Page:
Supporting Patients and Their Families Through the Cancer Journey, Gayela Bynum

When we least expect it, life sets us a challenge to test our courage and willingness to change; at such a moment, there is no point in pretending that nothing has happened or in saying that we are not yet ready. The challenge will not wait.” - Paulo Coelho

MK: What inspired you to create We Will Survive Cancer?

GB: When my daughter-in-law, Michelle Bynum was diagnosed with advanced Stage III Breast Cancer in 2005, the sadness and pain that hit my family was devastating. I turned that sadness and pain into action, determined to help others diagnosed with cancer by providing support, information and joyous moments.

MK: Tell me about Michelle’s diagnosis?

GB: Michelle found a lump in her breast when she was pregnant with my grandson, Reid. She brought it to her doctor’s attention and was told that she was pregnant and her body was going through changes, and that she was too young to get breast cancer. Well, she listened to her body, begged her doctor for a mammogram and was diagnosed with advanced, Stage III Breast cancer.

MK: What happened after Michelle’s diagnosis?

GB: I was so inspired by her warrior spirit. Michelle would not allow anyone to feel sorry for her. She and her sister formed Michelle’s Angels team to walk in the Komen Austin “Race for the Cure.” Michelle’s Angels raised $25,000 and eventually raised over $125,000 for Komen Austin. Michelle’s story and legend was carried far and wide across the United States. I wanted to continue her legacy and her slogans “Don’t Waste My Cancer,” and “Eat Life with a Big Spoon.” I wanted to give young women going through treatment the same support and care Michelle received. In her early days of diagnosis and treatment, after hours of chemotherapy, she would support other young patients by driving them home, sometimes up to 35 miles, because they had no money or transportation, no insurance, no support. Her stories resonated with me and the friends she met while fundraising in Washington, D.C. in 2009. Together, we wanted to carry her mission forward. We do this through We Will Survive Cancer (WWSC), a 501(c)3 non-profit organization.

MK: How did Michelle’s diagnosis impact her young son, Reid and husband, Brad?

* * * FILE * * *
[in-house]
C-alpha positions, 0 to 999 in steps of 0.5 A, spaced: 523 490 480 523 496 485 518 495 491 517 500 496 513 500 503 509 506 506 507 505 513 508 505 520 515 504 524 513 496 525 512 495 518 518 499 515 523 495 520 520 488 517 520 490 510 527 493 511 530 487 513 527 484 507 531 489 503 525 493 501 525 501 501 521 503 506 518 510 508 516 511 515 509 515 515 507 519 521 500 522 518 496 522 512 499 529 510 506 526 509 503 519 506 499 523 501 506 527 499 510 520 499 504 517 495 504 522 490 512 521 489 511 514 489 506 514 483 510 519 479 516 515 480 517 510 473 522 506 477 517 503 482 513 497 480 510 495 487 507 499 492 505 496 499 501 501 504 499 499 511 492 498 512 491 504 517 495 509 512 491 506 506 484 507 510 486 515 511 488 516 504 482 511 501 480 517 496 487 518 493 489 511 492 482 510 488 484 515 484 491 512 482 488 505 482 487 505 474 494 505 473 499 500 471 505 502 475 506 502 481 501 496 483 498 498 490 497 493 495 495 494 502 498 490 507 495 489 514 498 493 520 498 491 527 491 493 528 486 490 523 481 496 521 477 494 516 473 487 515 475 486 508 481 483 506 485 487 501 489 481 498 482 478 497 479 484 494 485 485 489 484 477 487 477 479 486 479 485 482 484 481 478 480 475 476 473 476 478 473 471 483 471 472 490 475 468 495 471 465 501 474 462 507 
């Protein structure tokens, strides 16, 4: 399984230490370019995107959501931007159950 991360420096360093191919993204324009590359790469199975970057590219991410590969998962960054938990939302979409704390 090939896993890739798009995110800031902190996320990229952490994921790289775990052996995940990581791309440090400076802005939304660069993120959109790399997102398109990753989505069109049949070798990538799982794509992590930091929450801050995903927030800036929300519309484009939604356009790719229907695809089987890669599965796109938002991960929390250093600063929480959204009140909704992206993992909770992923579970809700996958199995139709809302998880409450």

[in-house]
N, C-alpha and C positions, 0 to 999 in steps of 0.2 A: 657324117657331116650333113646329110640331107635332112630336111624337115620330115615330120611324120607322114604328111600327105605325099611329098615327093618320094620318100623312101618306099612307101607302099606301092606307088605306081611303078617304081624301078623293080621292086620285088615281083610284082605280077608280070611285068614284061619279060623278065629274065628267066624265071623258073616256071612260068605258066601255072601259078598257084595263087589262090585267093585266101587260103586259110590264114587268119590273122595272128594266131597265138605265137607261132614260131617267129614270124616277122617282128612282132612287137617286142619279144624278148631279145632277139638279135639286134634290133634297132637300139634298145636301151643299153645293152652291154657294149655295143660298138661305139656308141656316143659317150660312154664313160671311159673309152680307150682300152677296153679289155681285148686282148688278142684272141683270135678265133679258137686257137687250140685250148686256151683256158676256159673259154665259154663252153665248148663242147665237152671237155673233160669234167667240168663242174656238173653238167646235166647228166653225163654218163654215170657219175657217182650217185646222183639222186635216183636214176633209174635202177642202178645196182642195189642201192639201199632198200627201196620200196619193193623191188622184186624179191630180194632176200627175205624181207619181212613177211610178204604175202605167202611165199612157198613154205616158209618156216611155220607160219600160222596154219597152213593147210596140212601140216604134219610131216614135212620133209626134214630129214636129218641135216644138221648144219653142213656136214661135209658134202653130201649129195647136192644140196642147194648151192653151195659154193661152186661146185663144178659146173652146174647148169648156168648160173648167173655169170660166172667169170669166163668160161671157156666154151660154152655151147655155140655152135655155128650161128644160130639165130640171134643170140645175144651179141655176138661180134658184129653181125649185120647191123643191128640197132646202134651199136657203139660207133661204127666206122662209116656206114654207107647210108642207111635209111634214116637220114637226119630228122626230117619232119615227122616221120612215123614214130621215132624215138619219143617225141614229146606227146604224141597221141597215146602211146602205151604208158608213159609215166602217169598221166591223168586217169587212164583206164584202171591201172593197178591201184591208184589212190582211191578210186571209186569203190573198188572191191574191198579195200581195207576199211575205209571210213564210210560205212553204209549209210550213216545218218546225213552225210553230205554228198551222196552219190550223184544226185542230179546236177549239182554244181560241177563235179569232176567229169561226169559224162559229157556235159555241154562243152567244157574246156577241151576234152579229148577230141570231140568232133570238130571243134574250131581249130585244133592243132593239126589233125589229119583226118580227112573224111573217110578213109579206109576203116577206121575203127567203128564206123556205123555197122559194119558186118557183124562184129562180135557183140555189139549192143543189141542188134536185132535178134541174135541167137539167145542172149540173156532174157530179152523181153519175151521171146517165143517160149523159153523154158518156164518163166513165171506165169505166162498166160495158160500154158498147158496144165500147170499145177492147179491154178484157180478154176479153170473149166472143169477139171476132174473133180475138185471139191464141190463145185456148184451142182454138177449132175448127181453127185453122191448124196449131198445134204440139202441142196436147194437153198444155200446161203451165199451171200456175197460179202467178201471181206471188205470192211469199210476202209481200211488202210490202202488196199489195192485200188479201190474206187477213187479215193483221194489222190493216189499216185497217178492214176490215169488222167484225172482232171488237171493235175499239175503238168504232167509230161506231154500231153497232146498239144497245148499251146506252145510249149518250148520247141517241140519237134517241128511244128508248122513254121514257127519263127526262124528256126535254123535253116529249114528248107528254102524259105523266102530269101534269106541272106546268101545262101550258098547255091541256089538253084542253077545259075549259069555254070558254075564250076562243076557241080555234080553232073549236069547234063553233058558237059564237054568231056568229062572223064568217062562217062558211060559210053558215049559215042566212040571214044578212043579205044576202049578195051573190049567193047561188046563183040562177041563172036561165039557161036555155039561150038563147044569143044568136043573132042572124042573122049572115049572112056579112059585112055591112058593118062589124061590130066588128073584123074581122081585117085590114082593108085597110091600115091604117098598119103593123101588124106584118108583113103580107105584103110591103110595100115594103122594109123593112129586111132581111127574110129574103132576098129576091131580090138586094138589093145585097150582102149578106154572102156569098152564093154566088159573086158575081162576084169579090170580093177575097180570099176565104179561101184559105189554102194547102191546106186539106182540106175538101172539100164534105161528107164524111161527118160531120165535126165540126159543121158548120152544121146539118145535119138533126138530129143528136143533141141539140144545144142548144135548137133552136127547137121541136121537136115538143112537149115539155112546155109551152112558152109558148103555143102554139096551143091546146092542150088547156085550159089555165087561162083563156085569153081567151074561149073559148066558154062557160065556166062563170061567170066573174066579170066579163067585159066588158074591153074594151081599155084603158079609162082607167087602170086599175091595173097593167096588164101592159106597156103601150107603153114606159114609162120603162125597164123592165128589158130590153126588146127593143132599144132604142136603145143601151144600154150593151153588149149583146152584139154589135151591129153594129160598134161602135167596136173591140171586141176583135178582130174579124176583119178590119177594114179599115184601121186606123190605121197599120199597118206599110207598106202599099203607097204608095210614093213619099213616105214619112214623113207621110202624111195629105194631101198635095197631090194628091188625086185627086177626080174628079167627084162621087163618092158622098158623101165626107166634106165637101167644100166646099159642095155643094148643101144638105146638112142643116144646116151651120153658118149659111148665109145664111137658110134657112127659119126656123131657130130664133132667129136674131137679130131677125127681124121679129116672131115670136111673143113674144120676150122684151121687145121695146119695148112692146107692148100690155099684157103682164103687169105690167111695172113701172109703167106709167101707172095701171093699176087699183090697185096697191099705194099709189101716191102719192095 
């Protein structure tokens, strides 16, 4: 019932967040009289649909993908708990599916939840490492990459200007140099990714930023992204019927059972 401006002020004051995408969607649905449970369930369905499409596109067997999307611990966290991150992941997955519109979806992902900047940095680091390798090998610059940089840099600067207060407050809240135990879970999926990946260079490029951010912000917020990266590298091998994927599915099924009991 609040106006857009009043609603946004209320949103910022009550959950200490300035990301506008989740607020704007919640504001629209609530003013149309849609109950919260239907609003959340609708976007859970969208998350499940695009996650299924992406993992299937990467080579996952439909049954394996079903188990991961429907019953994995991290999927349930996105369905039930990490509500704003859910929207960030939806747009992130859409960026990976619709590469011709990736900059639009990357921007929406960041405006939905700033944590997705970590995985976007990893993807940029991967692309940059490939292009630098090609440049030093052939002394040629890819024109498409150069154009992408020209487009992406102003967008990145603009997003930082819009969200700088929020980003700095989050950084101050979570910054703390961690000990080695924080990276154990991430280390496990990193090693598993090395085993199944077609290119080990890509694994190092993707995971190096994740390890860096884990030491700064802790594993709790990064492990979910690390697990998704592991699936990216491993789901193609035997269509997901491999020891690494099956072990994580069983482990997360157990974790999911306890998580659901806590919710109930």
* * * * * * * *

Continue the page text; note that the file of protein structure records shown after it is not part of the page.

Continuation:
GB: Reid was 13 months old when his mother was diagnosed with breast cancer. Michelle was sick all his life, except for a year and a half when she was in remission. Brad managed the house, shopped, cooked, and ensured Reid was well taken care of. His support of Michelle was heroic.

MK: How does WWSC help breast cancer patients and their families?

GB: WWSC provides rent assistance, grocery and gasoline cards; transportation costs to and from treatment; child care, activities for children, and gifts at Christmas. We also honor mothers with cancer and their family at Brunch on the Saturday before Mother’s Day. In 2016, we began “The Sisterhood of the Traveling Wig,” offering wigs to women in treatment who’ve lost their hair. We also offer financial assistance to patients. WWSC, in partnership with Howard University Cancer Center has begun a Health and Wellness program on the Lawn of Howard University Hospital. Our first event was in September 2017 and will be continued semi-annually. WWSC supports Howard’s Mammography Days with a make-up artist who does make-overs and offers make-up tips to cancer patients. We also host make-over events to patients at Howard’s Cancer Center.

MK: How did Michelle’s breast cancer diagnosis change your life?

GB: No one close to me had ever been diagnosed with cancer, so I had no point of reference. Seeing how Michelle approached her diagnosis inspired me. She didn’t give up, she didn’t give in – she had a great sense of humor that she maintained to the end. She taught me how to live and die with grace.

Some of her last words were to never be referred to as losing her battle with cancer, but rather to have “passed the torch!”

MK: How has this experience awakened you to your purpose?

GB: I never thought about being involved in cancer advocacy. I come from a family of long-living, healthy people, so I had no experience or point of reference. Helping cancer patients and their families was Michelle’s mission. It’s not that she asked me to create an organization, but the idea kept gnawing at my spirit. There was too much need. I couldn’t let it go once my spirit was awakened. It was truly out of my hands; God put me on this path.

Having this organization, and trying to raise money to carry out our mission is one of the hardest things I’ve ever done. Many times, when I think I don’t have the support I need and just can’t do it anymore, something happens that makes me know, I have no choice and must press forward.

WWSC’s “Making Spirits Bright,” campaign that supports families in need during Christmas and the Holidays is such an inspiration. Experiencing the joy of Christmas through the eyes of families who may otherwise not have Christmas inspires volunteers who shop for these families and delineates the true meaning of Christmas. In 2009, WWSC’s first year of operation, we gifted two families. In 2016, we expanded to 55 or 176 people.

MK: Tell me about your book.

GB: In 2015, I published Don’t Waste My Cancer, based on Michelle’s story, and included a compilation of stories from 20 people living with cancer and/or their families.

MK: Has cancer changed how you see adversity?

GB: Yes! I now truly believe you can never give up, never give in, never give up HOPE!

MK: What one word defines you?

GB: Resilience.

You can follow Gayela and WWSC on Twitter. Follow Gayela and WWSC on Facebook and learn more about the work by visiting their website!

This post was published on the now-closed HuffPost Contributor platform. Contributors control their own work and posted freely to our site. If you need to flag this entry as abusive, send us an email.